getAbsoluteUrl('/something'); // https://davidwalsh.name/something

The "burn" element href handles and URL nonsense for you, providing a reliable absolute URL in return.


Knowing if a given function is native or not can signal if you're willing to override it.  This handy code can give you the answer:

;(function() {

  // Used to resolve the internal `[[Class]]` of values
  var toString = Object.prototype.toString;
  // Used to resolve the decompiled source of functions
  var fnToString = Function.prototype.toString;
  // Used to detect host constructors (Safari > 4; really typed array specific)
  var reHostCtor = /^\[object .+?Constructor\]$/;

  // Compile a regexp using a common native method as a template.
  // We chose `Object#toString` because there's a good chance it is not being mucked with.
  var reNative = RegExp('^' +
    // Coerce `Object#toString` to a string
    // Escape any special regexp characters
    .replace(/[.*+?^${}()|[\]\/\\]/g, '\\$&')
    // Replace mentions of `toString` with `.*?` to keep the template generic.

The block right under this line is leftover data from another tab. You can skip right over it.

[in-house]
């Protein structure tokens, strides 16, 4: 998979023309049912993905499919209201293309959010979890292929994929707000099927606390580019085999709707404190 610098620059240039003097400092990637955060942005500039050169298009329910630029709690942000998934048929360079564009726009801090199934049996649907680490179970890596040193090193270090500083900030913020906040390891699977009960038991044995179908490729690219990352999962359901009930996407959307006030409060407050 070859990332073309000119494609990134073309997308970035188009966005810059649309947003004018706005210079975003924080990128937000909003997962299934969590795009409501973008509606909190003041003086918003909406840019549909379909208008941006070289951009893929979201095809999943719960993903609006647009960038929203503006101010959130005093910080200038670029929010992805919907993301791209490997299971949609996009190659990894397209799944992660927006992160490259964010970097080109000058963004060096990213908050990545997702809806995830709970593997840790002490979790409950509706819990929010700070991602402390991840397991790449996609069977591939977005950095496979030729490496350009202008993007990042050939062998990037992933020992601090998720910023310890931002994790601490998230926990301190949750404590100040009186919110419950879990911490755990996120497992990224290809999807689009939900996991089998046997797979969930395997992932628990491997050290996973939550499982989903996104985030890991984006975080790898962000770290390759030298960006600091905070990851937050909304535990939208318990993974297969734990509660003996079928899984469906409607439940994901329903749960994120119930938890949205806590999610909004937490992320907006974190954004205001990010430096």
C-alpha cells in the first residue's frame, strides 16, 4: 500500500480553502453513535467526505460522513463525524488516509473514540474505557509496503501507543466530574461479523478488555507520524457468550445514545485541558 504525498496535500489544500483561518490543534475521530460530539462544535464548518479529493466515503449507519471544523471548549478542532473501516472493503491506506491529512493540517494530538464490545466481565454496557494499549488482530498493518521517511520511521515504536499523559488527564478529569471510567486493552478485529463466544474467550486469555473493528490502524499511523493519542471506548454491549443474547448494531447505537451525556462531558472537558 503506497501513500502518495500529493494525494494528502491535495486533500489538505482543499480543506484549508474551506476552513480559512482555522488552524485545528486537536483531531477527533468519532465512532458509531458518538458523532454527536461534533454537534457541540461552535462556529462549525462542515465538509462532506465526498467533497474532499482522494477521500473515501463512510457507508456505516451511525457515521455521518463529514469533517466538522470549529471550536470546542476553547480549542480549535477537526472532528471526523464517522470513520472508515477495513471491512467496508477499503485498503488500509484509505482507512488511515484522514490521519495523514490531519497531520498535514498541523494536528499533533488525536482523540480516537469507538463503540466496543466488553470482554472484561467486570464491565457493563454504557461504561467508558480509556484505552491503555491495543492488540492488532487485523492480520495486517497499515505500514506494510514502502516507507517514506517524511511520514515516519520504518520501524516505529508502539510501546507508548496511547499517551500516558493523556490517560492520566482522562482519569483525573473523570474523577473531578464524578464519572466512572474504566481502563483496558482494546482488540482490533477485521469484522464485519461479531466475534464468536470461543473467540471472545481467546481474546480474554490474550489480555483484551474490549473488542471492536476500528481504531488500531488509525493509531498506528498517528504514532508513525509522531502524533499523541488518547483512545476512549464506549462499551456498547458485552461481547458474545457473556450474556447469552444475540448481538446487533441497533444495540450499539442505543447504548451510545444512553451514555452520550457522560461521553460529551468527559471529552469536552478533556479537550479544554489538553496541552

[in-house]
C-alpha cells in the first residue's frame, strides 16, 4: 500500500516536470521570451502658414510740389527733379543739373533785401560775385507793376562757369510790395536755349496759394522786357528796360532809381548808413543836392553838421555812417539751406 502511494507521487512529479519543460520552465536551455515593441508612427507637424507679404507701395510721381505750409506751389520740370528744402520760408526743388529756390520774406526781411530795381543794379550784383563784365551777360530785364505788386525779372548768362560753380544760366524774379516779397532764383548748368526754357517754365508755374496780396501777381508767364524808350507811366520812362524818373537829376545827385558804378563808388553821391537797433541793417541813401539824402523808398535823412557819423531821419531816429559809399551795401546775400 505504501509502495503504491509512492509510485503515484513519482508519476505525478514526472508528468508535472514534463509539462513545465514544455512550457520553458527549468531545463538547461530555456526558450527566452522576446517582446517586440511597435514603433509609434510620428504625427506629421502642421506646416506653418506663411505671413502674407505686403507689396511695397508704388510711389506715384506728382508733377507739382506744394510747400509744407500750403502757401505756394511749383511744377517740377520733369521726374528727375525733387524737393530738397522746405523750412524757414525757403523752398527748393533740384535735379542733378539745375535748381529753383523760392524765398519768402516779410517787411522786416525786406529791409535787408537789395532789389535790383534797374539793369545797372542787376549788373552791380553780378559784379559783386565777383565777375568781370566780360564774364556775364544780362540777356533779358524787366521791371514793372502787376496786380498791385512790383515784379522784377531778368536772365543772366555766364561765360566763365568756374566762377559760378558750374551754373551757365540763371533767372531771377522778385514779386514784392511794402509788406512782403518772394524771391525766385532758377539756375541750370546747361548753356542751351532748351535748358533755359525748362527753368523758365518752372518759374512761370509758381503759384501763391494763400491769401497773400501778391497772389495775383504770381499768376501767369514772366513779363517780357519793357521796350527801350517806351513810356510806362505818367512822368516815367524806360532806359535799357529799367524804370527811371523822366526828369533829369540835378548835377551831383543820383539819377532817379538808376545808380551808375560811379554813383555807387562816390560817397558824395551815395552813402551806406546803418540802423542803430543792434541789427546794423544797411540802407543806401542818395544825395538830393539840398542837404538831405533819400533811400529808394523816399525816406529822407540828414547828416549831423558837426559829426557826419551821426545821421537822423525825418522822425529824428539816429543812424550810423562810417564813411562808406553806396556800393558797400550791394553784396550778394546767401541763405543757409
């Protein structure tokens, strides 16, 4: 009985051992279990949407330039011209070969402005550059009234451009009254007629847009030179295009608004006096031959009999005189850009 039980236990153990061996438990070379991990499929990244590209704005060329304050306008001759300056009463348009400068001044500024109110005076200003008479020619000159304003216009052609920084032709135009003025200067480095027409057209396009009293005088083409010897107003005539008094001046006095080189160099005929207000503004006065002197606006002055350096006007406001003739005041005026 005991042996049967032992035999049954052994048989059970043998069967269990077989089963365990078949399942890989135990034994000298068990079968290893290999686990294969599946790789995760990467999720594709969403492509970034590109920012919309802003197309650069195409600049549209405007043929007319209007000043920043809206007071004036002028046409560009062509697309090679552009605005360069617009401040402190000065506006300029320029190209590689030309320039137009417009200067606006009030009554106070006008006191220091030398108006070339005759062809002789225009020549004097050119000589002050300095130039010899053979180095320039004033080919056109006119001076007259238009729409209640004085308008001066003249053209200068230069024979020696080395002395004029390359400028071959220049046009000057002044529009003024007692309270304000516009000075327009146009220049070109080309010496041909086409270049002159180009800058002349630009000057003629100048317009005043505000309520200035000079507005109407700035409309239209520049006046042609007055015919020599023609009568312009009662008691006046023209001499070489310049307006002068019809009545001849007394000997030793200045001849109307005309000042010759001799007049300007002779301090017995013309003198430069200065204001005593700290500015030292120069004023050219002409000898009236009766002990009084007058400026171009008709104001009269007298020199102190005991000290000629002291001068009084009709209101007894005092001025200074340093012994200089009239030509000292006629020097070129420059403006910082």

// Replace thing like `for ...` to support environments like Rhino which add extra info
    // such as method arity.
    .replace(/toString|(function).*?(?=\\\()| for .+?(?=\\\])/g, '$1.*?') + '$'
  function isNative(value) {
    var type = typeof value;
    return type == 'function'
      // Use `Function#toString` to bypass the value's own `toString` method
      // and avoid being faked out.
      ? reNative.test(fnToString.call(value))
      // Fallback to a host object check because some environments will represent
      // things like typed arrays as DOM methods which may not conform to the
      // normal native pattern.
      : (value && type == 'object' && reHostCtor.test(toString.call(value))) || false;
  // export however you want
  module.exports = isNative;

// Usage
isNative(alert); // true
isNative(myCustomFunction); // false